India : Assam : Along the Brahmaputra # 2

The Brahmaputra River is a large river by any standard.  It is one of the major rivers of Asia.  It originates in the Angsi Glacier on the northern side of the Himalayas in Tibet.  It cuts through the Himalayas in deep gorges and flows into the Indian state of Arunchal Pradesh before flowing SW through the Assam Valley.  It then flows in a southerly direction through Bangladesh and into the vast Ganges Delta.  After breaking through the Himalayas, the river exhibits typical braided river characteristics.  It is highly susceptable to channel migration which makes navigation difficult.  For our journey on the river a pilot boat charted the way.  The Brahmaputra has many name changes in its 2,900km (1,800ml) journey to the Bay of Bengal as each country, and even states, call it by a different name.

The river is prone to catastrophic flooding in spring when the Himalayan snows melt.  The average discharge is about 19,300 cubic metres (680,000 cu ft) per second.  This is the equivalent of 34.3 times the volume of Sydney Harbour.  The discharge can rise to 100,000 cubic metres (3,500,000 cu ft) per second during floods.  This is 178 times the volume of Sydney Harbour.

Although navigable for most of its length, I did not see much river trafficwhilst on this journey.

P1010205  © DY  of  jtdytravels

P1010205 © DY of jtdytravels

Although the river has an average depth of 38m (124ft),

there are many shallow sand banks jutting out into the river.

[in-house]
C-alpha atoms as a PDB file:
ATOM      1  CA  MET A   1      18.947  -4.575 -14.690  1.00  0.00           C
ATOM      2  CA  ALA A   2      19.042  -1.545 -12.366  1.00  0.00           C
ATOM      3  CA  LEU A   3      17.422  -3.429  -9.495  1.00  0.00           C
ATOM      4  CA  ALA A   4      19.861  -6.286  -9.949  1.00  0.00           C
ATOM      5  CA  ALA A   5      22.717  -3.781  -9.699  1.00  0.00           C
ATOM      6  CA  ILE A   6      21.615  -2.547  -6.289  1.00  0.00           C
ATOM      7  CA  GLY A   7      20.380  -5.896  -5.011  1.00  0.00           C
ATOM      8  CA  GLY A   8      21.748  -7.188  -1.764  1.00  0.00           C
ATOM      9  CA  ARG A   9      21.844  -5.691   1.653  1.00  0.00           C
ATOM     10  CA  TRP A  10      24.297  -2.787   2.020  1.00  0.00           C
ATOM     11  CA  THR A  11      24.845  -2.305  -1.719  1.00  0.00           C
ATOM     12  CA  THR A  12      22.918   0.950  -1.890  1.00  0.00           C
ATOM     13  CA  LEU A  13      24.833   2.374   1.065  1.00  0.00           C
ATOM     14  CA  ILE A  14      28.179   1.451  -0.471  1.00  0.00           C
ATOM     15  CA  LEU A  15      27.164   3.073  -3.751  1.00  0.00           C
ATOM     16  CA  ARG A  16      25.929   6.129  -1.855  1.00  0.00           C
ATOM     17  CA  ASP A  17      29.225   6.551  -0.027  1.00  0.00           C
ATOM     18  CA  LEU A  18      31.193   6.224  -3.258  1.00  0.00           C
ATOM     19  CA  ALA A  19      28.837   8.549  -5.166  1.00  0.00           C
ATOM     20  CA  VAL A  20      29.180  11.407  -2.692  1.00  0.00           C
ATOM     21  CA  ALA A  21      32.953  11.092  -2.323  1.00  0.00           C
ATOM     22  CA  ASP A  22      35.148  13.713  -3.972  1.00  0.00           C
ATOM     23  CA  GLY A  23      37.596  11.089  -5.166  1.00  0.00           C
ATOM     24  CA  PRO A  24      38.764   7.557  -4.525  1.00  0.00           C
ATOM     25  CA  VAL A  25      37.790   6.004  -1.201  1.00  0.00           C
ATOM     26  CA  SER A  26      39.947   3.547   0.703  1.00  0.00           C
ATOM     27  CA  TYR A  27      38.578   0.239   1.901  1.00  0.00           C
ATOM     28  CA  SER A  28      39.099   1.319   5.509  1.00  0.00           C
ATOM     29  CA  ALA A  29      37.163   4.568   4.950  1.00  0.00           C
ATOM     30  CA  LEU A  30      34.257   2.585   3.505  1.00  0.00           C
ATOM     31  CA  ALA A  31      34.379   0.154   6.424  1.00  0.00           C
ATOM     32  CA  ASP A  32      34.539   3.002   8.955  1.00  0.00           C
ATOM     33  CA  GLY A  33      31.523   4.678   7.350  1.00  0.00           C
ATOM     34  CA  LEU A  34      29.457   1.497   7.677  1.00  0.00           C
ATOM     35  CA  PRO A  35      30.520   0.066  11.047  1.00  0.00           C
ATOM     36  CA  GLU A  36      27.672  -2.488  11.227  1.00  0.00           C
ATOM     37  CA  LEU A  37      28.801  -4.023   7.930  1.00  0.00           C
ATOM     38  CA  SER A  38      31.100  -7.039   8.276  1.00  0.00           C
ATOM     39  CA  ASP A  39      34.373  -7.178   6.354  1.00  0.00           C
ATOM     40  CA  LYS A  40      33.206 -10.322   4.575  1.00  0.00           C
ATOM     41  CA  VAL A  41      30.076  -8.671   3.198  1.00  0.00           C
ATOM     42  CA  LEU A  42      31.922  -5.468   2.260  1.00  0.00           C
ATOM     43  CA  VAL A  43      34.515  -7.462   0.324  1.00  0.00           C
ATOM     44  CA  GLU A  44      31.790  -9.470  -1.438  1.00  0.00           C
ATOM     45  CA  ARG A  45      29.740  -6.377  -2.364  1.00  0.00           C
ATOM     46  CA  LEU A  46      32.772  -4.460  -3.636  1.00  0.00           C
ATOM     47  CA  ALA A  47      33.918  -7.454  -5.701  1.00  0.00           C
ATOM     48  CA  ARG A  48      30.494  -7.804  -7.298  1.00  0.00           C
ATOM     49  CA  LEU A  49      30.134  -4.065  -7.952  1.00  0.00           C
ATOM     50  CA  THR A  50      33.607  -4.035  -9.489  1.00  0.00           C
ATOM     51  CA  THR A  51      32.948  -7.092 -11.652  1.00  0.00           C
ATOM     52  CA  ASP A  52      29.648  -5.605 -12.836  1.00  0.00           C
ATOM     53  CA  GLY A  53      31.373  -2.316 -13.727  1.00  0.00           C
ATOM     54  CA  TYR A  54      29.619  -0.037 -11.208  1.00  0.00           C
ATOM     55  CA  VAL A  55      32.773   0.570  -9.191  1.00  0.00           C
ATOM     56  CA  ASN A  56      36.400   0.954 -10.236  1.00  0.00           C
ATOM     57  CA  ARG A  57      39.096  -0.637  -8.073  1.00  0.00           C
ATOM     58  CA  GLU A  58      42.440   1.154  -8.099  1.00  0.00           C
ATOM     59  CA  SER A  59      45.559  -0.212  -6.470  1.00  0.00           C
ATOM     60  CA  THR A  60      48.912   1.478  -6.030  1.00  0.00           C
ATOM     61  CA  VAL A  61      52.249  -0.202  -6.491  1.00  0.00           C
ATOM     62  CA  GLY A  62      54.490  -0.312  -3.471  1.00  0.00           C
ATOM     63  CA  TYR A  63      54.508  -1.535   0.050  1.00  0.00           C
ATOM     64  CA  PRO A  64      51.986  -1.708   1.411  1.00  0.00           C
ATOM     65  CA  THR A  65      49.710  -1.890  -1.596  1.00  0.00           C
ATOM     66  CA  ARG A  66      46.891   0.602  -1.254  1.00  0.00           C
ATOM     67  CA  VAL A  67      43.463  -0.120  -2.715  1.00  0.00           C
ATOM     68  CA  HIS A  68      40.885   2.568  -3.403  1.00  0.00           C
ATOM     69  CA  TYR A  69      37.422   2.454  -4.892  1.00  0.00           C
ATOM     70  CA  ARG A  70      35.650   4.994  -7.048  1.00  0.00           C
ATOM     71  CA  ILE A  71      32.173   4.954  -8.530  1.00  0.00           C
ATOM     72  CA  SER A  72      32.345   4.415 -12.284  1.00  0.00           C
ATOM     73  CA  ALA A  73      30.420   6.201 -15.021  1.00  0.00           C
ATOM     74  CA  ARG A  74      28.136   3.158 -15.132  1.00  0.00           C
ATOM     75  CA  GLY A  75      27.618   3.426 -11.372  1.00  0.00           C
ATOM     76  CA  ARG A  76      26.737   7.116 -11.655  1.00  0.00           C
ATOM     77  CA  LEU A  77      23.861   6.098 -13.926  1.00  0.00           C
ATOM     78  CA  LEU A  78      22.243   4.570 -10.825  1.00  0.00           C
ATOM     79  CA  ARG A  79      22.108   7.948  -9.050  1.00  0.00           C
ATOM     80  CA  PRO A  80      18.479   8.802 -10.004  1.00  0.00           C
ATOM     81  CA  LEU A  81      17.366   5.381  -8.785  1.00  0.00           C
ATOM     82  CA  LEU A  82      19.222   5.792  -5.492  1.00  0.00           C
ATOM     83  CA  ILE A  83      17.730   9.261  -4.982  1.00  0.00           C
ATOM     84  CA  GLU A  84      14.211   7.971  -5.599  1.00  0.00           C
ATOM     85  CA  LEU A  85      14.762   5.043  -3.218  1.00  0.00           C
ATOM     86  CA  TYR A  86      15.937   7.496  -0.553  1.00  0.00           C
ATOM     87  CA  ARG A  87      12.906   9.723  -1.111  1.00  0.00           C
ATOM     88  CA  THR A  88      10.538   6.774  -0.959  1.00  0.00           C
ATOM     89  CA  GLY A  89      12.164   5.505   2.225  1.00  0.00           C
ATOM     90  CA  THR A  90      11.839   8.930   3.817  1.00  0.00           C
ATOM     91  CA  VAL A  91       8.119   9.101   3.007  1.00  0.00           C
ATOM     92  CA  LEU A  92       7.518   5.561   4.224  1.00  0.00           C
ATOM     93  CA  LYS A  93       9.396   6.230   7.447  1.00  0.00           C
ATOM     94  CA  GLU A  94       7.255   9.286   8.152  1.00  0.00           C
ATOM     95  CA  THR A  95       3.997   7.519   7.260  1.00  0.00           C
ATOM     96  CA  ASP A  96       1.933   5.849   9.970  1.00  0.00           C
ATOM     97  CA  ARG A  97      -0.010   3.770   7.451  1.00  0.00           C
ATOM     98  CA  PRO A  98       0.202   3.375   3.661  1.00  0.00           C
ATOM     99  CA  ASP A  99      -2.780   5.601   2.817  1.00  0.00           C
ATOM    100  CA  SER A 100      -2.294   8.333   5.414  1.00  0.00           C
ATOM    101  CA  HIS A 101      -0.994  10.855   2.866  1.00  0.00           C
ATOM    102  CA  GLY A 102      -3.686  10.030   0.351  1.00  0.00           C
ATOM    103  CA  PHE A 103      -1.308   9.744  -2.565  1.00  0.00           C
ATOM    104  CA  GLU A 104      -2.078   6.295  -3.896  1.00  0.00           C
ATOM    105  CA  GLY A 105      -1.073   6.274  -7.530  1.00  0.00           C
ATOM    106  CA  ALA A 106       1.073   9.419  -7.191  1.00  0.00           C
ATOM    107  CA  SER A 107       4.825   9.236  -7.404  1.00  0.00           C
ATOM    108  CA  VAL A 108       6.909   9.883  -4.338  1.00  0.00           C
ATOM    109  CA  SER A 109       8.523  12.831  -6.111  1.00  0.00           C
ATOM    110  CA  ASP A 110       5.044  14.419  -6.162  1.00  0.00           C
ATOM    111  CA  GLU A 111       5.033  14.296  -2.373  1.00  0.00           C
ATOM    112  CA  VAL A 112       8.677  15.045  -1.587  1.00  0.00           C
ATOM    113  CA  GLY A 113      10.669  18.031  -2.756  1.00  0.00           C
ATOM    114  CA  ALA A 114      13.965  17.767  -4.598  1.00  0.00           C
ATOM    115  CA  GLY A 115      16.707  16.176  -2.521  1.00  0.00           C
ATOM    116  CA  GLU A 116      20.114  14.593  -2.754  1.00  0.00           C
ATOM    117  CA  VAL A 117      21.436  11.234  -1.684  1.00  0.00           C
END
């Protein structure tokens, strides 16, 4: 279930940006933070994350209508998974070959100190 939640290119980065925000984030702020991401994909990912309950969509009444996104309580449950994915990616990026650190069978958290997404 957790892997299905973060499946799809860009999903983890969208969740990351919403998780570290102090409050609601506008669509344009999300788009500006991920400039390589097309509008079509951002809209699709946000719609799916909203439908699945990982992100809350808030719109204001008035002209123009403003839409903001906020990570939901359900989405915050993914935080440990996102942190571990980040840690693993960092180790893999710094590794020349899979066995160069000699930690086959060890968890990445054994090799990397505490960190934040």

P1010197  ©  DY  of  jtdytravels

P1010197 © DY of jtdytravels

The main type of river traffic we saw were small wooden fishing boats.


P1010209  ©  DY  of  jtdytravels

P1010209 © DY of jtdytravels

Our pilot boat, Subansiri, was never far ahead – charting a safe course for us.


P1010212   ©  DY  of  jtdytravels

P1010212 © DY of jtdytravels

The Subansiri, and another boat hitching a ride, in the very flat landscape.


P1010247  ©  DY  of  jtdytravels

P1010247 © DY of jtdytravels

One of the boats seen on the river.


P1010256  ©  DY  of  jtdytravels

P1010256 © DY of jtdytravels

Another fishing boat, out for a day’s fishing.


P1010257  ©  DY  of  jtdytravels

P1010257 © DY of jtdytravels

More fishing from a small wooden boat.


P1010271  ©  DY  of  jtdytravels

P1010271 © DY of jtdytravels

High tension power cables crossing the river on tall support masts near

the Kolia Bhomora Setu Bridge.


P1010276  ©  DY  of  jtdytravels

P1010276 © DY of jtdytravels

The Kolia Bhomora Setu bridge was the second bridge built over the Brahmaputra river.  It is an important link to the rest of India for the seven states in the NE of the country.  It is 3015m (just 223yds short of 2 miles) long and is supported by 27 piers.


P1010284  ©  DY  of  jtdytravels

P1010284 © DY of jtdytravels

These kids belong to some of the tea pickers on the Koliabur Tea Estate.


P1010287  ©  DY  of  jtdytravels

P1010287 © DY of jtdytravels

Brightly dressed tea pickers on the Koliabur Tea Estate.

It had been a very interesting start to our river journey; a much more gentle journey.


More anon



Photography   Copyright  ©  David Young  of  jtdytravels


More of our travels stories and photographs can be found on





Leave a Reply